Malaysia is applying to set aside an agreement to pay US$5.78 billion to an Abu Dhabi sovereign wealth fund as part of a payment dispute over 1MDB bonds.
The original consent award was a result of arbitration conducted under the rules of the London Court of International Arbitration between International Petroleum Investment Company (IPIC) and Aabar Investments PJS as claimants, and 1MDB and Malaysia’s finance minister as respondents.
Malaysia says that it has already paid US$1.46 billion under the agreement, leaving a balance of US$4.32 billion, but the country’s new administration wants to scrap the deal and recoup its initial payment, claiming that the agreement was made after allegations of fraud had been lodged in relation to the 1MDB scandal.
“The court application relates to the knowledge of IPIC and Aabar of the serious allegations made by the United States Department of Justice against former prime minister and finance minister Najib Razak, who was also the moving spirit and ultimate decision maker in 1MDB,” said Tommy Thomas, Malaysia’s attorney general, in a statement.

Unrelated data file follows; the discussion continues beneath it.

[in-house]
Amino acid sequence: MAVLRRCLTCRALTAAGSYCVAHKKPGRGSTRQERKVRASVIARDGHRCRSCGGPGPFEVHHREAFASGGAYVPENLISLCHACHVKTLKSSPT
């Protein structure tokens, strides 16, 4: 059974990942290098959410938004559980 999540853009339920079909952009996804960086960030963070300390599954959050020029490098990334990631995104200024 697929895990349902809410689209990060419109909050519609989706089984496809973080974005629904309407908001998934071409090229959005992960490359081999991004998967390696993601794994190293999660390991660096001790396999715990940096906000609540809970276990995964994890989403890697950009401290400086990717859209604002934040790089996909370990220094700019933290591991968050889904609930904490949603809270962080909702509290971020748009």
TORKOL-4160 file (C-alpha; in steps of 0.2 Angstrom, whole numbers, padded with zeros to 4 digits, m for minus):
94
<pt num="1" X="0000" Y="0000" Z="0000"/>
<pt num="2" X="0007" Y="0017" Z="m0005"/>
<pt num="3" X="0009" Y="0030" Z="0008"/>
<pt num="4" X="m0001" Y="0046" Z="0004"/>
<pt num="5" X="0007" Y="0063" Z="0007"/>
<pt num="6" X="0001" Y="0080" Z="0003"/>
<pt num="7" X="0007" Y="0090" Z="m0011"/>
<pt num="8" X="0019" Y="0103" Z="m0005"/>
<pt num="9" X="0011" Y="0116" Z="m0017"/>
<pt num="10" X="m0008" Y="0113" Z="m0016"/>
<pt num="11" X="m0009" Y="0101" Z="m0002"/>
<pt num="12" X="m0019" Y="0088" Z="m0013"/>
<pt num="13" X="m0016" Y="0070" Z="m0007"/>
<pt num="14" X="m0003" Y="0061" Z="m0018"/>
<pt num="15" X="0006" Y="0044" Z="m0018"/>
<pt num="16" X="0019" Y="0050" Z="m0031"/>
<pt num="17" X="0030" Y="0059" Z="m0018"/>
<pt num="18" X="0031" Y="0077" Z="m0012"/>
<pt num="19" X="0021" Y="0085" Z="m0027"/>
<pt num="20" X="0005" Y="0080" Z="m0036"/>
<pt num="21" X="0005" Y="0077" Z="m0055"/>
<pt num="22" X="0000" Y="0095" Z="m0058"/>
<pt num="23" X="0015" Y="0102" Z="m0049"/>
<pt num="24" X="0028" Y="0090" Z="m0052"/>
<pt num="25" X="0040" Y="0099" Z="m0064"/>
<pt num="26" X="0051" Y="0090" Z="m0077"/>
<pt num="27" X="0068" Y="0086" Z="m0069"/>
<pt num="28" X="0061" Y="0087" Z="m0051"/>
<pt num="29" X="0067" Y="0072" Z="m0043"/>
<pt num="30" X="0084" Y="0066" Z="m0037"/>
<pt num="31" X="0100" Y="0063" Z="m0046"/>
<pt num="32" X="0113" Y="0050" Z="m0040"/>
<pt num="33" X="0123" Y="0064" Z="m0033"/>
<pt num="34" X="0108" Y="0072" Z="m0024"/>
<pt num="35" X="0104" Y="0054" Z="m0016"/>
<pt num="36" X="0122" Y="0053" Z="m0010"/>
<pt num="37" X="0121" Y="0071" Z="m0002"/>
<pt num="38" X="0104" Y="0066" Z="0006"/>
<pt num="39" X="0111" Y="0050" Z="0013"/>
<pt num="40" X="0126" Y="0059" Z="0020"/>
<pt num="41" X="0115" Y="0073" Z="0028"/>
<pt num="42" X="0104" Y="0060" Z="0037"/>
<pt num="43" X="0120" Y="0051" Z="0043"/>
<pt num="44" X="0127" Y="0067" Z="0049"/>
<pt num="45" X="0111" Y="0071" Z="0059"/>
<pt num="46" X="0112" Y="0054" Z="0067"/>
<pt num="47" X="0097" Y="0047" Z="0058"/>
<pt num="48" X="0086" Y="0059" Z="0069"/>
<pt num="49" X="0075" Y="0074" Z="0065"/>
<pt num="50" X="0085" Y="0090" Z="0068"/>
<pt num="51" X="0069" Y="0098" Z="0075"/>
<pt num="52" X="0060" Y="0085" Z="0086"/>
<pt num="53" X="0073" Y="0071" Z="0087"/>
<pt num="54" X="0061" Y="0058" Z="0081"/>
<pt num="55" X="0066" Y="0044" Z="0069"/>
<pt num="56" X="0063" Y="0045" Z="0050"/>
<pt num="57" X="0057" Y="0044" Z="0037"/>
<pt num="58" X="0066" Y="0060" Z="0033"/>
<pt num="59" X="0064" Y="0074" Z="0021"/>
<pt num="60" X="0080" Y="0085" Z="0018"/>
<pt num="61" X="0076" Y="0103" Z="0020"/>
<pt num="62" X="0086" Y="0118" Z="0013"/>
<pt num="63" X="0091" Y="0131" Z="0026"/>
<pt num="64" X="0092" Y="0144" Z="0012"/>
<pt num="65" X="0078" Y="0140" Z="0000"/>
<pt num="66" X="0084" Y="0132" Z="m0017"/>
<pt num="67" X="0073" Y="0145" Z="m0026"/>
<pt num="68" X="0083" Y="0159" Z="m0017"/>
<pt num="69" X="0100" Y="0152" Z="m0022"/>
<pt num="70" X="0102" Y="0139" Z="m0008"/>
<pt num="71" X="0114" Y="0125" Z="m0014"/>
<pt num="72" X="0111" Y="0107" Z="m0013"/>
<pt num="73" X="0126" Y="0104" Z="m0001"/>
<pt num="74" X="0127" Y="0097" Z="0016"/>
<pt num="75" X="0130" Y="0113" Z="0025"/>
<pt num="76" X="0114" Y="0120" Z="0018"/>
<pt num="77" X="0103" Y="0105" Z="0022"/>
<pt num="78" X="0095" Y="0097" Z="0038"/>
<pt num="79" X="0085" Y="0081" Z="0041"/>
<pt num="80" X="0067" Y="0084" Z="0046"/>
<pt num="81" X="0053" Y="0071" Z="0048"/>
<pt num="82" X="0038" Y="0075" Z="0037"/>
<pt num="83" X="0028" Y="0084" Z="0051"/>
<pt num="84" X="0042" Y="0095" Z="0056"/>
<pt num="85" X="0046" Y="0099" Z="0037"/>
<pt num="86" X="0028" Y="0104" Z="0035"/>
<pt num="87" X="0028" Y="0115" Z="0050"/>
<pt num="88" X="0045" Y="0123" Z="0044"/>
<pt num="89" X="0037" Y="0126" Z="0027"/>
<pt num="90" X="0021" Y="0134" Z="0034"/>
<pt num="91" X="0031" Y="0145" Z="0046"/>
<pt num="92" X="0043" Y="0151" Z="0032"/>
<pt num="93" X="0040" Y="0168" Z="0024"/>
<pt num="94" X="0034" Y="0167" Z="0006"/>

“Malaysia takes the position that IPIC and Aabar were aware of the fraud of Najib Razak. He was principally responsible for 1MDB and Minister of Finance Inc. consenting to the Award. Every system of law would hold that he could not possibly have acted in the best interests of his country and his company. Indeed, he did not. Fraud is an established ground to challenge the consent award for public policy reasons.”
IPIC parent Mubadala told Reuters it was not aware of the legal action. “There remains in place a legally-binding settlement agreement that was agreed to by the arbitrating parties,” it told the news agency. “The 1MDB group issued US$3.5 billion of notes to various noteholders for which IPIC has given guarantees to those noteholders. As issuer, the 1MDB group has the primary liability to pay the noteholders regular interest coupons and to repay the principal amount at maturity.”